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Thursday, August 9, 2012

Wed 8th Aug 2012 - Alverstone Nature Reserve.

It is usually at this time of year that GG help out at Alverstone Nature Reserve with the hay baling.  So wouldn't you know that after a few days lovely sunshine, overnight rain meant that the hay was too wet to cut! However our ever resourceful volunteers soon got stuck into the alternative task of ragwort clearance.  The two large fields normally grazed by Highland cattle did have a huge amount of the dreaded weed, but after a hard morning's work both fields were ragwort free and many full barrows were taken back to the two dumping areas well out of the reach of the cows. There were a couple of minor difficulties with the humid weather bringing out lots of biting insects - ouch! - and some digging disturbed an ants nest the inhabitants of which whizzed up a few trouser legs but hey! who said volunteering was all fun and games!!!

Carrie's Nature Lesson.

Three finds this week, the first by Elspeth, which is a Bloody-nosed beetle (Timarcha Tenebricosa).  It is a large, round beetle with long legs that is flightless and can often be seen plodding across paths or through grass. It can be found during the spring and summer in grassland, heathland and along hedgerows. One of our largest 'leaf beetles', adults feed on the leaves of Lady's Bedstraw and related plants, and the larvae can be seen hanging from these plants. The name derives from its defence mechanism, when breathed on, the beetles secrete a blood-red liquid from the mouth which irritates the mouths of mammals.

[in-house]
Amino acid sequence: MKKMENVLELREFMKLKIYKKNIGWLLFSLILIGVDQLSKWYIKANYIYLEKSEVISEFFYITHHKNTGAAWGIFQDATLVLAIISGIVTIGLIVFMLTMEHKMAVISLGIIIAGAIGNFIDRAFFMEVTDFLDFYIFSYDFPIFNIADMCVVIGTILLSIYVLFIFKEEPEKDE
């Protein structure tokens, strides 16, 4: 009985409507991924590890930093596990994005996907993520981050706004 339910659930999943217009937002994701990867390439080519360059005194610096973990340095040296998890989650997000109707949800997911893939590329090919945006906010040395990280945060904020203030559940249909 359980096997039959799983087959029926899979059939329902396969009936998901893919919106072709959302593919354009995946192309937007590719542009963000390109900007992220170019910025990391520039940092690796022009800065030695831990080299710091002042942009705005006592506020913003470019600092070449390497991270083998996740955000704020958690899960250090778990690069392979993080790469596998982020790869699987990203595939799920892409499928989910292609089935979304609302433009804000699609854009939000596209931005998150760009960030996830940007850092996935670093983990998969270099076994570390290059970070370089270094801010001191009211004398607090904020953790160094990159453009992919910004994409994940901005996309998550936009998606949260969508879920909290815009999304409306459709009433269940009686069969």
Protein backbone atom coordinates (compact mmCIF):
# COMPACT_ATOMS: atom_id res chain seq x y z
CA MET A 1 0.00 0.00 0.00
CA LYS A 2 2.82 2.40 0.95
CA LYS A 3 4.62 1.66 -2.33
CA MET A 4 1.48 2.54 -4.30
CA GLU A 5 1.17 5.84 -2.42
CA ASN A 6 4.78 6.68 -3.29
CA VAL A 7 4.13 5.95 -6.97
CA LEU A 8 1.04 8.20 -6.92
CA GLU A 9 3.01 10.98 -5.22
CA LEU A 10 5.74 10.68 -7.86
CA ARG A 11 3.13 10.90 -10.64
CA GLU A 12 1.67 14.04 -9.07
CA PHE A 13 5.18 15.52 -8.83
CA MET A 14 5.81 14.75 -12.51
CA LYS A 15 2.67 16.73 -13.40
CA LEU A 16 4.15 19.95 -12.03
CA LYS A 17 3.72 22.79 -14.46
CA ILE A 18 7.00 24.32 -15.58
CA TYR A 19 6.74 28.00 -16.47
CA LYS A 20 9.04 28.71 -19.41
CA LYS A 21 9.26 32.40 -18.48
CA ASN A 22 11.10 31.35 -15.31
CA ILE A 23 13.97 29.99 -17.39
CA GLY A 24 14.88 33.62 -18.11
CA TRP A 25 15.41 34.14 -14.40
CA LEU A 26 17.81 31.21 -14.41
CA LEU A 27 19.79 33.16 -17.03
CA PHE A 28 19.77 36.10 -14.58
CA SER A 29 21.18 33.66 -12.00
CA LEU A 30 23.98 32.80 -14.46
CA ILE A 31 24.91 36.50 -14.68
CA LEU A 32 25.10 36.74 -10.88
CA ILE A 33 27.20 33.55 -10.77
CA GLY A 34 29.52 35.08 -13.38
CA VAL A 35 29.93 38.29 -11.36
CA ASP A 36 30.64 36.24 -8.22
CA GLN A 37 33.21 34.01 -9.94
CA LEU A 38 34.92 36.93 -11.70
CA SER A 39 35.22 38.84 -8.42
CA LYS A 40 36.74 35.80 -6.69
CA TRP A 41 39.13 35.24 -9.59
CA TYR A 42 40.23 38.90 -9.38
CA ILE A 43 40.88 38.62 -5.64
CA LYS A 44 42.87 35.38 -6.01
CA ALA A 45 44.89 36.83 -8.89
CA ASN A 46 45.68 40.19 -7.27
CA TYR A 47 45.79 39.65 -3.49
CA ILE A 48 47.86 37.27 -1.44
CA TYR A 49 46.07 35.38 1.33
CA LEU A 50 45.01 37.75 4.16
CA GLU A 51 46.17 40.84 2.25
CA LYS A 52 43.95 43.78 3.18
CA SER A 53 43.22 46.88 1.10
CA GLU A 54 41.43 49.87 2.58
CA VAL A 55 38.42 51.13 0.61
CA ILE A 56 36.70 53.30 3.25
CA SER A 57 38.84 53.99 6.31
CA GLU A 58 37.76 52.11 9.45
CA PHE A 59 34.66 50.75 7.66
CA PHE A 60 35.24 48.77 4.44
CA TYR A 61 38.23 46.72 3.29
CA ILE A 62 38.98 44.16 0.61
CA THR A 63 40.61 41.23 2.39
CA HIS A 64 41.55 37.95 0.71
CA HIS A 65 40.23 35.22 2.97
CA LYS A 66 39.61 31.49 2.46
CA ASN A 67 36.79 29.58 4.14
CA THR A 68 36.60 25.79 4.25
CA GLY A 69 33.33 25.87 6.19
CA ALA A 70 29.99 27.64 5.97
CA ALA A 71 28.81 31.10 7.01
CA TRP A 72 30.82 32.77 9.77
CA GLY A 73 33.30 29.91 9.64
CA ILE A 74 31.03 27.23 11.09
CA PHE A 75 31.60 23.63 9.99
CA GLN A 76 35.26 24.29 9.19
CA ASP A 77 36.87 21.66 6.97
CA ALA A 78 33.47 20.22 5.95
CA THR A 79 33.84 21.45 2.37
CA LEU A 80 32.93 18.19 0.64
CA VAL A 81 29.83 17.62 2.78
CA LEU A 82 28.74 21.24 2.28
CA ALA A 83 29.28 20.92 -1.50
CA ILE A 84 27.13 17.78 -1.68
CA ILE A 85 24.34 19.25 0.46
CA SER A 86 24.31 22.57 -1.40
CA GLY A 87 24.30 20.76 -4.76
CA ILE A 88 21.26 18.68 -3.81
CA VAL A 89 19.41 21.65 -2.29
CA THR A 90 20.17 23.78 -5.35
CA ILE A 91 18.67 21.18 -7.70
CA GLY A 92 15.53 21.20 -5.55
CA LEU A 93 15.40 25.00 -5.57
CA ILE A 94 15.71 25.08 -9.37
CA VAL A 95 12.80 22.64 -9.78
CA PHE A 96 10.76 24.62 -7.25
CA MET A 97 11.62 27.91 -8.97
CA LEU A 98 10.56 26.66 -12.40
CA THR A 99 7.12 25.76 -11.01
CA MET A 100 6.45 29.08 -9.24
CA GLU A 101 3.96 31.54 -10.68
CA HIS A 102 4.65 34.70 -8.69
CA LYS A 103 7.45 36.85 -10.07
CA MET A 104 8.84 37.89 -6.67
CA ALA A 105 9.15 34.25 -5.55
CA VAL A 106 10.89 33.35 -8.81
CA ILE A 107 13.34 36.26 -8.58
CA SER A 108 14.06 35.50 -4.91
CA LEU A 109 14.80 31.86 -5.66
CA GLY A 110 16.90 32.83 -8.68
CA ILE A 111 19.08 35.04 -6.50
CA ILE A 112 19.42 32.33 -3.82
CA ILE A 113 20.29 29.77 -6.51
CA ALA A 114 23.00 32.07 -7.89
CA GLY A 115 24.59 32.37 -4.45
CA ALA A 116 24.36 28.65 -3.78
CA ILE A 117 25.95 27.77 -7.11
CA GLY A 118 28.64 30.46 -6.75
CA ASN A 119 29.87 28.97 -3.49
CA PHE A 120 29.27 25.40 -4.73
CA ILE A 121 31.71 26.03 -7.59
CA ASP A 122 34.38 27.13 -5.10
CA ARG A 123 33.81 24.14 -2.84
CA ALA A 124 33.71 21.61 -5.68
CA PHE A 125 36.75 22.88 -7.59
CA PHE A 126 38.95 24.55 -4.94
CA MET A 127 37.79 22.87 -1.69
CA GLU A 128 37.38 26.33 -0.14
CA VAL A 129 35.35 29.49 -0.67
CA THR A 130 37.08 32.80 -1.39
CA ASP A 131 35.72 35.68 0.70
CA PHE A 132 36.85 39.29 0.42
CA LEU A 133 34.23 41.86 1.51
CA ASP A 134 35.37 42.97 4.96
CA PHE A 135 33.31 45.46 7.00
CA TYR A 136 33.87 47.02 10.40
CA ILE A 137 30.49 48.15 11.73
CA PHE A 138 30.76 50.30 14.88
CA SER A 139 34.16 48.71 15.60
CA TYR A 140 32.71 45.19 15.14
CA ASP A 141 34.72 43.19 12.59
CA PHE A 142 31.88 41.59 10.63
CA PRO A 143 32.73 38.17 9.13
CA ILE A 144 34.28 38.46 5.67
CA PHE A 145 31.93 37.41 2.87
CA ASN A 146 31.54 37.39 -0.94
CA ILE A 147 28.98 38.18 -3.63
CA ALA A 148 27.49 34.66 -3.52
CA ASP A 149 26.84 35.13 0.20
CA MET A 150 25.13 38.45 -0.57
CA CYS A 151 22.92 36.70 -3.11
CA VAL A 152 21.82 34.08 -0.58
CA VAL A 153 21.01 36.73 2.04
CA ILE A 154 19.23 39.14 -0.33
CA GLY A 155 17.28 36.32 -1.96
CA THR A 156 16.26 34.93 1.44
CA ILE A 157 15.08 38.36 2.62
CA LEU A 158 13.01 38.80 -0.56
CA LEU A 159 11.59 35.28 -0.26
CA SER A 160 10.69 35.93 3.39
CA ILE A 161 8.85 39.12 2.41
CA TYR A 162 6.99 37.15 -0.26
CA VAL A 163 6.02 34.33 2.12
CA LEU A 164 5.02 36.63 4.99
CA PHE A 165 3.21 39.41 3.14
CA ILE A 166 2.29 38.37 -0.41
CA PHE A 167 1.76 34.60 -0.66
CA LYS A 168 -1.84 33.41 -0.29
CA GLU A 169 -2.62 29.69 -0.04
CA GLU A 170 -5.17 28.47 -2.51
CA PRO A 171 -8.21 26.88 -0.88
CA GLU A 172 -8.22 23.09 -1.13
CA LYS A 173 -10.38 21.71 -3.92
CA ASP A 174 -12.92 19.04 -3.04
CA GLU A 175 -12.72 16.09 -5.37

The second and third of this week's finds, were by Les with terrific photos taken by Tony - the first being a Great Green Bush Cricket (Tettigonia Viridissima), and it by far our largest bush-cricket. It lives in trees and on grassland dotted with patches of scrub, eating vegetation and other insects. It prefers light, dry soils into which the females can lay their eggs using their long, down-curved ovipositors. The males display to females by producing a very loud, long 'song' by rubbing their forewings together. They sound like a sewing machine going continuously for long periods, but their expert camouflage still makes them hard spot.

The second was a spectacular moth known as a Garden Tiger (Arctia Caia). Its forewings are chocolatey-brown with cream patterns, whereas its hindwings are orangey-red with black spots. Its bright colours warn predators that it tastes unpleasant.  It used to be a widespread species but has declined in recent years, but Colin the County Ecologist has had other reports of sightings of this moth, so perhaps it is making a comeback.  Its brown and black, exceedingly hairy caterpillar is often called a 'woolly bear'. The hairs are irritant and protect it from predators, such as birds - be warned in case you pick one up! Garden tigers overwinter as caterpillars and can be seen from June to August in gardens, parks, grassland, meadows and scrubby areas.  The adults drink nectar from flowers, and the caterpillars eat low-growing, herbaceous plants.

Many thanks to everyone who contributed to the editorial and photographs.

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